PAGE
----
(Last updated: July 2021)
Antimicrobials can kill or slow the growth of microbes (in particular bacteria, fungi and viruses) that cause diseases. Antibiotics are the most commonly prescribed antimicrobial for humans.
Antimicrobials also can be used by primary producers and farmers to keep their animals healthy. As a result, very low levels of antimicrobial residues may be present in some of the foods we eat. Standard 1.4.2 and Schedule 20 of the
Australia New Zealand Food Standards Code lists the maximum limits for antimicrobial residues in food. Food can't be sold if it contains residues above these limits. Regular tests show antimicrobial residues rarely exceed these limits.
Antimicrobials save lives every day, but there are signs some microbes are becoming resistant to them. Antimicrobial resistance (AMR) is recognised globally as one of the biggest threats to human and animal health today. In Australia, the Department of Health and the Department of Agriculture, Water and the Environment (DAWE), along with other agencies including Food Standards Australia New Zealand (FSANZ), have put in place a coordinated strategy to limit the development of AMR. The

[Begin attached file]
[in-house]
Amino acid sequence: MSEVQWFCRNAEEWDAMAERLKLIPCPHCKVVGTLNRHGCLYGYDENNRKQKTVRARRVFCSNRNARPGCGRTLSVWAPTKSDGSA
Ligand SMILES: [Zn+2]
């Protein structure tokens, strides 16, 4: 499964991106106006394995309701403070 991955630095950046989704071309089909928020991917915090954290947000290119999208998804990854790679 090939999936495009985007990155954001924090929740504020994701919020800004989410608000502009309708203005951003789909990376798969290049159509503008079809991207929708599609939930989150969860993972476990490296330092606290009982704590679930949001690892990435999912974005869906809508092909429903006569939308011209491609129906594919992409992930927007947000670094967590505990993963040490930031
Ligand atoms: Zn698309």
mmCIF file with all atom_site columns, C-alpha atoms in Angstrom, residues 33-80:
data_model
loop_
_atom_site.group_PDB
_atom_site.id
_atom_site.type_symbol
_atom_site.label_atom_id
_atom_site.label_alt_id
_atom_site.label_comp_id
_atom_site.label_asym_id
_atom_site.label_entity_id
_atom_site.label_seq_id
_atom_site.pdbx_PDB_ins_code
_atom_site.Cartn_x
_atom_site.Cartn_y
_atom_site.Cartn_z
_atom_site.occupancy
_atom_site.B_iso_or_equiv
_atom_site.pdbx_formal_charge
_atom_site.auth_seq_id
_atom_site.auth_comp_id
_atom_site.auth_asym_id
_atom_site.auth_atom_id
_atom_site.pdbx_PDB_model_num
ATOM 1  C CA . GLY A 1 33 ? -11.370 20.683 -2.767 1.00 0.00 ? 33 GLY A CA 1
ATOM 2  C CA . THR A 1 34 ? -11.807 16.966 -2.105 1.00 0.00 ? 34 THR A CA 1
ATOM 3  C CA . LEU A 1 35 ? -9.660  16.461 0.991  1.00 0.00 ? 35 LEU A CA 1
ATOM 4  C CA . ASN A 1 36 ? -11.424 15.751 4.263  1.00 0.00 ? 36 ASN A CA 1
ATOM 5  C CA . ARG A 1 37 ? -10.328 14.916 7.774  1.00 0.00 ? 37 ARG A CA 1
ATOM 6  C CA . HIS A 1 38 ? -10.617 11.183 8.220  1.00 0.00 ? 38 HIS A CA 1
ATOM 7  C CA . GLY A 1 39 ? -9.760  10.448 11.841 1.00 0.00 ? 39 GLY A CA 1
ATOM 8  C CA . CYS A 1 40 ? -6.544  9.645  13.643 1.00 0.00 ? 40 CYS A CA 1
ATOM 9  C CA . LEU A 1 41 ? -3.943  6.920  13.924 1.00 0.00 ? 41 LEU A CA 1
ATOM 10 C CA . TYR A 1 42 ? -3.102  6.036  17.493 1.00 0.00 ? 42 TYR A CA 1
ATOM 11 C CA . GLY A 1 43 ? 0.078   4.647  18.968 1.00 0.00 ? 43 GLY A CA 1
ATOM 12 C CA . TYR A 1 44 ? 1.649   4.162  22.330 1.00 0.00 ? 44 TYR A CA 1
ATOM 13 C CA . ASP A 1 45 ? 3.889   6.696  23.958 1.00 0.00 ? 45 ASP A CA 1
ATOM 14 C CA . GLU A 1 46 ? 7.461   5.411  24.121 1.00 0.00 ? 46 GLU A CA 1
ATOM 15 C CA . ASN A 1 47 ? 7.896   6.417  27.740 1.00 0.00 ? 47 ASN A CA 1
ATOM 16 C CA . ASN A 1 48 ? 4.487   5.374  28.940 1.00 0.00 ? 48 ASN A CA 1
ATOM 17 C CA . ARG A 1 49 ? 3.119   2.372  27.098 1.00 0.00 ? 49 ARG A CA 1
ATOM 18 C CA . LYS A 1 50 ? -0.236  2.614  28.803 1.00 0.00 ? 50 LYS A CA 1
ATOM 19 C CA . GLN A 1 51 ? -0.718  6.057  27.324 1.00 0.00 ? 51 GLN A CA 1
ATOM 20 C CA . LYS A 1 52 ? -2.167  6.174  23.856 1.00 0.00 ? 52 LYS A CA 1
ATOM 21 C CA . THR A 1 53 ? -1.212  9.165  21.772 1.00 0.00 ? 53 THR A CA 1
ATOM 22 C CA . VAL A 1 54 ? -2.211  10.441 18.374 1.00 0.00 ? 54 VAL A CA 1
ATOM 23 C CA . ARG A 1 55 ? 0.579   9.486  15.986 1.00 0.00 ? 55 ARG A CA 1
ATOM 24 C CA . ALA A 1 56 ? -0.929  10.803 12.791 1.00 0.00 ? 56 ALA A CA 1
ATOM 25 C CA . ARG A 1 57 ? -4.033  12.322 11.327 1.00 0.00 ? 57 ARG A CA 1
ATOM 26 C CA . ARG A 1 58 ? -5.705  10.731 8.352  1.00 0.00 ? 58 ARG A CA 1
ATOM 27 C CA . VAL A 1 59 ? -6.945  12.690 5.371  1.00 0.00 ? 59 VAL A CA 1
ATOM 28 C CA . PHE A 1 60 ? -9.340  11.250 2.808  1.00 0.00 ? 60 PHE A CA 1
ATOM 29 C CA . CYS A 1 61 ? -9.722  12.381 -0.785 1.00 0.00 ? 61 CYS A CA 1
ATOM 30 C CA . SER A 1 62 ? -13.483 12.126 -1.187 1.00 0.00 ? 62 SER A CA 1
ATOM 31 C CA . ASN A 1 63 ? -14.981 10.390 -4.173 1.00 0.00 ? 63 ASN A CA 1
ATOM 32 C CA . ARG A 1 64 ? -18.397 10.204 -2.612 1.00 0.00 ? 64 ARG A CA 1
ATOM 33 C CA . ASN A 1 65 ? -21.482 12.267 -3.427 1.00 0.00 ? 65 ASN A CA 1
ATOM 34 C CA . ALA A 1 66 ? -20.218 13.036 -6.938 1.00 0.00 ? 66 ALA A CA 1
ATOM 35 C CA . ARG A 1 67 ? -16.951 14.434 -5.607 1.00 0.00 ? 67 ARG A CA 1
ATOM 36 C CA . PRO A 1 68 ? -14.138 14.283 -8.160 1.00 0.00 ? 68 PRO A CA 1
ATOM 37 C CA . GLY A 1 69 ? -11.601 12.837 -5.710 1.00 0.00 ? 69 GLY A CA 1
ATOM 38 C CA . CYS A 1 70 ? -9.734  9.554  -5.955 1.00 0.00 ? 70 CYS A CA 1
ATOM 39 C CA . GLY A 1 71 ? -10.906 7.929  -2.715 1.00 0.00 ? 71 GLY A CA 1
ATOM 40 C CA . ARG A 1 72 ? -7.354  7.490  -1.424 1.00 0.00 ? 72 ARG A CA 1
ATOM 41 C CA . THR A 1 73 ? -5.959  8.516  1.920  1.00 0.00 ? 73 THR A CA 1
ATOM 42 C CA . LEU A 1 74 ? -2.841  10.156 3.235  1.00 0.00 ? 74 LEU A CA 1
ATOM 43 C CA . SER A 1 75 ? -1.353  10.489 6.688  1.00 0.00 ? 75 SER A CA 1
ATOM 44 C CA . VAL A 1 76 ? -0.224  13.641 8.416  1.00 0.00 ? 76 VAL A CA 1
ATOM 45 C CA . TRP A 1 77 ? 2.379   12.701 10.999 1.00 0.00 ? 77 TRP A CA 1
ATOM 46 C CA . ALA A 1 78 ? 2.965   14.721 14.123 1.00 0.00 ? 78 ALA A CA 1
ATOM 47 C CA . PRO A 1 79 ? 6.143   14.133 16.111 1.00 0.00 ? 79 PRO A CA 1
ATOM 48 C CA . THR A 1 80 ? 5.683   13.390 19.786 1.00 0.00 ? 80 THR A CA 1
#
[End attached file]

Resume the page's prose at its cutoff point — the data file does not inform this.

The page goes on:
National Antimicrobial Resistance Strategy guides action by governments, and the human and animal health, agriculture and food sectors, to tackle AMR.
What is antimicrobial resistance?Testing for antimicrobials in foodDo antimicrobial residues in food pose a risk to our health?